Moving onto the other crops, the biggest difference remains image processing rather than actual sensor resolution. The Panasonic has gone for a colder but slightly punchier style than the Sony, but in terms of actual real-life detail recorded, there’s very little in it. Pixel-peepers may notice a very slight benefit to the Panasonic in the finest building and foliage details, with the Sony again suffering from a little too much smearing, but we’d ultimately not base a decision on the minor differences seen on this page.

This is only the first of our four results pages though, and in the others you’ll see the benefit of selecting your own aperture rather than letting the camera do it alone, along with our usual High ISO Noise comparison. So onto our next results page to see how the Panasonic Lumix TZ10 / ZS7 performs in terms of sharpness when fully zoomed-out. Alternatively skip straight to our High ISO Noise results, or our Verdict.

PS – a quick note on the GPS accuracy: both cameras were positioned in exactly the same spot, and reported virtually identical Longitudinal positions (differing by just over one tenth of a second). Strangely though, the reported Latitudes were actually 1.5 seconds apart – see screengrabs from their respective EXIF headers below). If you enter the co-ordinates into Google Earth, the TZ10 / ZS7 seemed to be a few meters off, while the Sony was almost bang-on. Note the Sony additionally recorded altitude information, which is missing from the Panasonic implementation.

Panasonic Lumix DMC-TZ10 / ZS7 GPS reading
 
Sony Cyber-shot DSC-HX5 GPS reading

Reading taken from far right corner of Skyline Gondola balcony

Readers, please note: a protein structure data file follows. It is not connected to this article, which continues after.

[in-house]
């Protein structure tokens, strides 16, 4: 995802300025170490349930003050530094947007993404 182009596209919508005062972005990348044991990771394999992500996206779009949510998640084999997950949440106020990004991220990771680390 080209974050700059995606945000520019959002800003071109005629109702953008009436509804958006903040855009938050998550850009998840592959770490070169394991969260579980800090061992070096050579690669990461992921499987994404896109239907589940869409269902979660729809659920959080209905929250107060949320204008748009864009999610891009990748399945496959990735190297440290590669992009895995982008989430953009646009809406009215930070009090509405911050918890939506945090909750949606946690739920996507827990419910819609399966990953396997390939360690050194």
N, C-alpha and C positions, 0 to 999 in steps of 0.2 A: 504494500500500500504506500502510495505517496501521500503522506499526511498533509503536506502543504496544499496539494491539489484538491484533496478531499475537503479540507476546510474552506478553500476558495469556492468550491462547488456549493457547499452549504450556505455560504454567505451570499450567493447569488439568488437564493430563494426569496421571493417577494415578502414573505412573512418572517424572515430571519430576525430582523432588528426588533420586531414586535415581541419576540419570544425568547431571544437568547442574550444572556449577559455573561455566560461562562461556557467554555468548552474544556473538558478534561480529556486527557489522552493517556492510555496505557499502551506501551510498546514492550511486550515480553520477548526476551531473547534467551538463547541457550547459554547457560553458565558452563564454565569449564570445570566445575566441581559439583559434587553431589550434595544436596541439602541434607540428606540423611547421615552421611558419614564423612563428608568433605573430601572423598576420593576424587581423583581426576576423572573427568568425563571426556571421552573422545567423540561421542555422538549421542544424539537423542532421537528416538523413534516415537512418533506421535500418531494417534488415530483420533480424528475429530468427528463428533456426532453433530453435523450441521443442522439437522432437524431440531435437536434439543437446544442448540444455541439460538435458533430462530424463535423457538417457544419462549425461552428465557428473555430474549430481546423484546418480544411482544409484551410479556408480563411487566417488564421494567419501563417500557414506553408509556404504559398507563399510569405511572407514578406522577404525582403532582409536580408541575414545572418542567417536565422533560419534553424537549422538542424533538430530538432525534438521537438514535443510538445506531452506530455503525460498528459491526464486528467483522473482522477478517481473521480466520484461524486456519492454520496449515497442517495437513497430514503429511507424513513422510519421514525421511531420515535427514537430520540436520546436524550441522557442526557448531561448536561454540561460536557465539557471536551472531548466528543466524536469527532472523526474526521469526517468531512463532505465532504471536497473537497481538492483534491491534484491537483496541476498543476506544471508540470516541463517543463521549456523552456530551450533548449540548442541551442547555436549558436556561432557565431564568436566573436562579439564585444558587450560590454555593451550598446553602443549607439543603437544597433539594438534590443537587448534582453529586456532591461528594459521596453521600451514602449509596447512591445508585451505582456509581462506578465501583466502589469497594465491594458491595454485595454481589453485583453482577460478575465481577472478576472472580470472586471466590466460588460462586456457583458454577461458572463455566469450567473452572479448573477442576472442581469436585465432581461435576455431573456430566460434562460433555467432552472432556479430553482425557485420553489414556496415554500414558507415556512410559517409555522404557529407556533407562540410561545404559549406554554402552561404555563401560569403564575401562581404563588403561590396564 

Reading taken from far right corner of Skyline Gondola balcony

We also took a reading using a Garmin GPSmap 60CSx handheld unit, which after locking onto nine satellites and reporting an accuracy of +/-8 feet, reported a position of 45; 01; 35.7 South by 168; 38; 59.28 East. Entered into Google Earth, this again landed almost on top of our exact shooting location. So in this instance, the Sony reported a more accurate position than the Panasonic. The Garmin unit did however report the altitude as being 797.356m – approximately 4m higher than the Sony recording. We’ll report back if and when we can verify the true height of our shooting location.

Note we returned to the same location at a later date with the Panasonic, and this time it reported the Latitude as 45; 1; 35.95 S and the Longitude as 168; 38; 59.21 E, which is a more accurate figure. While the EXIF data in both cases reported four satellites being locked-onto, it clearly pays to wait as long as possible before taking your shot for a more accurate reading. Some other shots we took with the camera after only being on for a few seconds were also a few meters out.

Panasonic Lumix DMC-TZ10 / ZS7
 
Sony Cyber-shot DSC-HX5
f5, 80 ISO
f9, 125 ISO
     
f5, 80 ISO
f9, 125 ISO
     
f5, 80 ISO
f9, 125 ISO
     
f5, 80 ISO
f9, 125 ISO